Intervention End Date
2019-03-31

Primary Outcomes

Primary Outcomes (end points)
Primary outcomes are the changes in three thematic indices which have been constructed from answers to the baseline and endline surveys:
- Information on the immigration phenomenon (statistical, economic and legal aspects of migration in Italy and the world)
- Feelings associated to immigrants
- Attitudes towards immigration (perceived number of migrants in Italy, characteristics for being considered "Italian", policy preferences towards irregular migrants, interest in the topic)
Primary Outcomes (explanation)

Secondary Outcomes

Secondary Outcomes (end points)
Secondary Outcomes (explanation)

Experimental Design

Experimental Design
We invited 11 middle-school classes and 11 high-school classes to participate to the experiment. To guarantee comparability across classes, we include only last year's middle-school classes and up to third-year high-school classes in the experimental sample (13-17 years). We randomized these classes over the order of the two interventions, namely half of them attended the information session on numbers and figures on immigration and the rest of them read the book and met the political refugee. Overall, we included nine classes (for a total of 370 students) in the information treatment and nine classes (for a total of 334 students) in the contact treatment group. Unfortunately, there is no pure control group, so we can only estimate the differential impact of one intervention over the other. All the experimental classes answered the questionnaire at the baseline and after the intervention. We use the change in answers between the endline and the baseline questionnaires to evaluate the differential effect of the two treatments in shaping students' attitudes towards immigration.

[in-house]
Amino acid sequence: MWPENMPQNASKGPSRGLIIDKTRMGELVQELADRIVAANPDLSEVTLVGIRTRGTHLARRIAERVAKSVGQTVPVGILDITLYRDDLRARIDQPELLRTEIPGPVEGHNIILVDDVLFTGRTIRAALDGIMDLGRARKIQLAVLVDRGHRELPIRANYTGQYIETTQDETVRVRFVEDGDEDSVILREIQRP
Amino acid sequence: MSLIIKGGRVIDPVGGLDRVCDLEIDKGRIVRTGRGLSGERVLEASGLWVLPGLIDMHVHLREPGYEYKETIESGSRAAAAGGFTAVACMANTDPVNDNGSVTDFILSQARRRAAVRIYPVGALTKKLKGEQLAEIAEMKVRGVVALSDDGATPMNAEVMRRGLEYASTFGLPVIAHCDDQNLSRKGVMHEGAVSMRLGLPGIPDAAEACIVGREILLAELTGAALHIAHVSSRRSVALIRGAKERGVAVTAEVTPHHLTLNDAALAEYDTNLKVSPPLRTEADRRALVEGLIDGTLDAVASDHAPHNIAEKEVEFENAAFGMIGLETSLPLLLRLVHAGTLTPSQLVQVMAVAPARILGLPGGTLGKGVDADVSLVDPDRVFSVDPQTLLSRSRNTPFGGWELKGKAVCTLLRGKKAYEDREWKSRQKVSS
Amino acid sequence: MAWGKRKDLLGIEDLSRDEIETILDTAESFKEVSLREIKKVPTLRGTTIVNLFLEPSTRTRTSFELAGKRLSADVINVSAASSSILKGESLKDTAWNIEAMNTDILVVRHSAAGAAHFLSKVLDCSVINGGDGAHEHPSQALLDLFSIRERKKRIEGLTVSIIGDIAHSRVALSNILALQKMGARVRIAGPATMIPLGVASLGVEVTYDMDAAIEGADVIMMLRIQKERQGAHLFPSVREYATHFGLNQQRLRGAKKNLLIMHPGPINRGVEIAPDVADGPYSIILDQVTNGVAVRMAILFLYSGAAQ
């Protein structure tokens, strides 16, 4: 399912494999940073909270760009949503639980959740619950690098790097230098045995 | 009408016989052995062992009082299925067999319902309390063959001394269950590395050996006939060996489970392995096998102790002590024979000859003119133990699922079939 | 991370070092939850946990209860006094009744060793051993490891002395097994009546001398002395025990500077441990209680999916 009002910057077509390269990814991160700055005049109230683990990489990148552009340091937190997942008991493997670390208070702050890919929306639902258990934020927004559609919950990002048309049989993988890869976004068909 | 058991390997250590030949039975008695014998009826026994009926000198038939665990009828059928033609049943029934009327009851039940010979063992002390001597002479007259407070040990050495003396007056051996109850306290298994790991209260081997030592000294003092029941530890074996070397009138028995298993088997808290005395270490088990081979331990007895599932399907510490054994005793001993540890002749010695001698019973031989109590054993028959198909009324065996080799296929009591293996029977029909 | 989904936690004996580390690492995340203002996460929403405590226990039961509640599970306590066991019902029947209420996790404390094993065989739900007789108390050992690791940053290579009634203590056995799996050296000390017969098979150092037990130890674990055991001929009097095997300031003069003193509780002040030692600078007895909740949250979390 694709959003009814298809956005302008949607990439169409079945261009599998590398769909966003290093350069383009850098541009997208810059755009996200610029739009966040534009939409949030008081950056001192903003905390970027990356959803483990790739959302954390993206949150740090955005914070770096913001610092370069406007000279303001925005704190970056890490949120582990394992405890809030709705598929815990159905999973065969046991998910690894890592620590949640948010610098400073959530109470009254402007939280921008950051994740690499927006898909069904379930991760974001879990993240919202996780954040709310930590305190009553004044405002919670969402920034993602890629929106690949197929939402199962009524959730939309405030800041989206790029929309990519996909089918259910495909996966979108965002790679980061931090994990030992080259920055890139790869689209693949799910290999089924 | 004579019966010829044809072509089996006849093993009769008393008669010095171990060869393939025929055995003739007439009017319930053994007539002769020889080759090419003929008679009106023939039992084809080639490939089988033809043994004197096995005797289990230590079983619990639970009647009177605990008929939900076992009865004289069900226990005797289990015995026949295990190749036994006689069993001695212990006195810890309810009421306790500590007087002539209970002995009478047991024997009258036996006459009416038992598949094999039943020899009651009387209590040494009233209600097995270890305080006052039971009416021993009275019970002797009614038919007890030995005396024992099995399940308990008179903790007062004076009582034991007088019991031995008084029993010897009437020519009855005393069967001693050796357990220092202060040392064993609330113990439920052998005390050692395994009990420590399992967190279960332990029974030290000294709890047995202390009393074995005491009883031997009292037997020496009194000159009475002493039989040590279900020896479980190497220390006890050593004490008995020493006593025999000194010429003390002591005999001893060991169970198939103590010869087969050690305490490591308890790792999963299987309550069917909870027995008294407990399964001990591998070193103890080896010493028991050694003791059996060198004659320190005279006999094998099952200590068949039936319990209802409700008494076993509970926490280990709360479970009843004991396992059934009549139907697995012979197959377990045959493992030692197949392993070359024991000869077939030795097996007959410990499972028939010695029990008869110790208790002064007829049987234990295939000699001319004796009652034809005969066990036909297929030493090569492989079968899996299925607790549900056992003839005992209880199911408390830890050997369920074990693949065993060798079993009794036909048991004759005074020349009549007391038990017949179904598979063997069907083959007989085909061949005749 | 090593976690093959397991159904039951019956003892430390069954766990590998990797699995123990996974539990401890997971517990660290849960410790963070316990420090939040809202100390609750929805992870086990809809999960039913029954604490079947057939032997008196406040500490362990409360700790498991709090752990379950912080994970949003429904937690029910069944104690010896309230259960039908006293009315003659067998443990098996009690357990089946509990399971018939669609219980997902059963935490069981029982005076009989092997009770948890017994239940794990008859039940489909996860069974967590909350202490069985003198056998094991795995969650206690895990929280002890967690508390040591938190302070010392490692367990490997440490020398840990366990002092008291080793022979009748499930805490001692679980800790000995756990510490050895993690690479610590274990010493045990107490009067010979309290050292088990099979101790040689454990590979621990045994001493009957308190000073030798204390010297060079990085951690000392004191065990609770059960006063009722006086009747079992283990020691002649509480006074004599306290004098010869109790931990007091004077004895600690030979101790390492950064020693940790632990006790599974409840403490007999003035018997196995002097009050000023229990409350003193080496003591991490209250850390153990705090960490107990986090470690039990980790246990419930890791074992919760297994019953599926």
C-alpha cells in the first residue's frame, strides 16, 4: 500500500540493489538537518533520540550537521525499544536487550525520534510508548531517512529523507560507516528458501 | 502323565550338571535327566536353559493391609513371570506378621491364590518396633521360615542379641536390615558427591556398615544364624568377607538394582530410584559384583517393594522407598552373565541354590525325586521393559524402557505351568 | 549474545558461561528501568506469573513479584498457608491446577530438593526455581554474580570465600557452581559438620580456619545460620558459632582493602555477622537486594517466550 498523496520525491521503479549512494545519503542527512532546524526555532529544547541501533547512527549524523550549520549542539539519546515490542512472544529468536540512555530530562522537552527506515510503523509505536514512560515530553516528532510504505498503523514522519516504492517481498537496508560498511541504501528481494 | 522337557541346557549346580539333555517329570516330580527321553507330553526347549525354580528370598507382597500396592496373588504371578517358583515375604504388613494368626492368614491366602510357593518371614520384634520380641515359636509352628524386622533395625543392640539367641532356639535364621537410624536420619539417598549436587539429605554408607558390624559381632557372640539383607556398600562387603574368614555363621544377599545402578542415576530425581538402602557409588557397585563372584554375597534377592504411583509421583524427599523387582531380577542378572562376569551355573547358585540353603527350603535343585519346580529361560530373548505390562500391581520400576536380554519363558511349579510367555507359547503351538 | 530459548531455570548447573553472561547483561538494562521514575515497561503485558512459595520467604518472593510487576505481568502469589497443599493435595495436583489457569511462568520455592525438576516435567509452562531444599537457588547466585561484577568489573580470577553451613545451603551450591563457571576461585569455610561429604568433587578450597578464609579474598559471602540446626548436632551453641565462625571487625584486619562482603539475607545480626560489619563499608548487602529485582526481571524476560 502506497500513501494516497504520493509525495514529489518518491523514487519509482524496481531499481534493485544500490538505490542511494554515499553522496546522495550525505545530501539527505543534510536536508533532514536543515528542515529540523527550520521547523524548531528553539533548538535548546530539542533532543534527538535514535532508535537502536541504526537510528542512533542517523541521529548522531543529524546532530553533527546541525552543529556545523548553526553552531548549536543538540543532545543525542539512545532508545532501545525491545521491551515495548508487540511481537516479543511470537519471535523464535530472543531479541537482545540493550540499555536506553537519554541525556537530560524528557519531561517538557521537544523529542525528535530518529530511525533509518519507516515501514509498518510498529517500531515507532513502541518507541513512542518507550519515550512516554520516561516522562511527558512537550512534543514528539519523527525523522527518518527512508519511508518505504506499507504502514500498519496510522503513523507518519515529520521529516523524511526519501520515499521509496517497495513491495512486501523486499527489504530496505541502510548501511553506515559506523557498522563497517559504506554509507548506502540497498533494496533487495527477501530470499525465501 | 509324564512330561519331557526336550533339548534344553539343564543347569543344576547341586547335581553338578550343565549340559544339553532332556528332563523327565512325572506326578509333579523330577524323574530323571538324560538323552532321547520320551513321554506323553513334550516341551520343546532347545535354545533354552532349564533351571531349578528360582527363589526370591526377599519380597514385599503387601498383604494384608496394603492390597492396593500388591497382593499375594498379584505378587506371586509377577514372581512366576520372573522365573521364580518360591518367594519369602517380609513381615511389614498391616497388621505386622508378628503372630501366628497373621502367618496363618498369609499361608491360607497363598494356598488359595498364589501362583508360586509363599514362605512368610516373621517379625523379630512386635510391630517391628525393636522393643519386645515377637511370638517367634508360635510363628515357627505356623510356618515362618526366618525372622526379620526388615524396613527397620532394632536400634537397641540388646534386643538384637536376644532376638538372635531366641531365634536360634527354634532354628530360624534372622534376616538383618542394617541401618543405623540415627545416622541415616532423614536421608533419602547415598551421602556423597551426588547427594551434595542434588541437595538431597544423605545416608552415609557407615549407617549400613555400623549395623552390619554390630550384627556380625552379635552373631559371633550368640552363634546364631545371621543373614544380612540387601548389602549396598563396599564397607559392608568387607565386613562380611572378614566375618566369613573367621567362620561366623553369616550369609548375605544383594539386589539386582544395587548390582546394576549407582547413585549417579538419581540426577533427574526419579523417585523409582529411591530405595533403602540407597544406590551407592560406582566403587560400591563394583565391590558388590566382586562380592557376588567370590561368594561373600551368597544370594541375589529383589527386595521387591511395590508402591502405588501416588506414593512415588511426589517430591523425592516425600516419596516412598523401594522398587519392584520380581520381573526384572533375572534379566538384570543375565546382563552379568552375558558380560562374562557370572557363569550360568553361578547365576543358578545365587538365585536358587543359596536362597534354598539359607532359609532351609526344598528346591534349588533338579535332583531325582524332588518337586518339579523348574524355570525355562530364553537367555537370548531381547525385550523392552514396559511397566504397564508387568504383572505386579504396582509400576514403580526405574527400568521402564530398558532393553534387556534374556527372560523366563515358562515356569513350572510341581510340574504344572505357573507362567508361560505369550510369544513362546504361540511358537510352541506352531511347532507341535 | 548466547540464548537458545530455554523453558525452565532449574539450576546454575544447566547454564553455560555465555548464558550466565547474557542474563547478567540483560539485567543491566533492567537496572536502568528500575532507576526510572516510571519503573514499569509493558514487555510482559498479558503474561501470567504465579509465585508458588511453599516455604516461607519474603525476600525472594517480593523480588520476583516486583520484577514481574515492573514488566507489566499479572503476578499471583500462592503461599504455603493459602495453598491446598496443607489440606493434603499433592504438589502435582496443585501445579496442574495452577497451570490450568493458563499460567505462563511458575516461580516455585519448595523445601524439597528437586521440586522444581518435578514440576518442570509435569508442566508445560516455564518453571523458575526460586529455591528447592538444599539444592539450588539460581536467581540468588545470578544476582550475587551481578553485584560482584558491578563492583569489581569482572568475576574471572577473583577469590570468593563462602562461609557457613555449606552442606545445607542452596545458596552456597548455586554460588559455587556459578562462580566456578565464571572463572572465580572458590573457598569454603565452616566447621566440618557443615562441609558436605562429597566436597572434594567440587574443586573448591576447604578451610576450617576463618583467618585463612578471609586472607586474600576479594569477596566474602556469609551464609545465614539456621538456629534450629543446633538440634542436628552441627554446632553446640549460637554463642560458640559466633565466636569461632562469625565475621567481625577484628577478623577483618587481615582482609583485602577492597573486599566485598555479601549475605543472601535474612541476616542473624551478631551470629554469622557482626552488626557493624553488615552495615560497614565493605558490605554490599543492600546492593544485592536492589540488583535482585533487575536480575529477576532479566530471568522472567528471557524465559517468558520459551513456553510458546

Experimental Design Details
Randomization Method
Randomization done in office by a computer.
Randomization Unit
Class.
Was the treatment clustered?
Yes

Experiment Characteristics

Sample size: planned number of clusters
22 Classes
Sample size: planned number of observations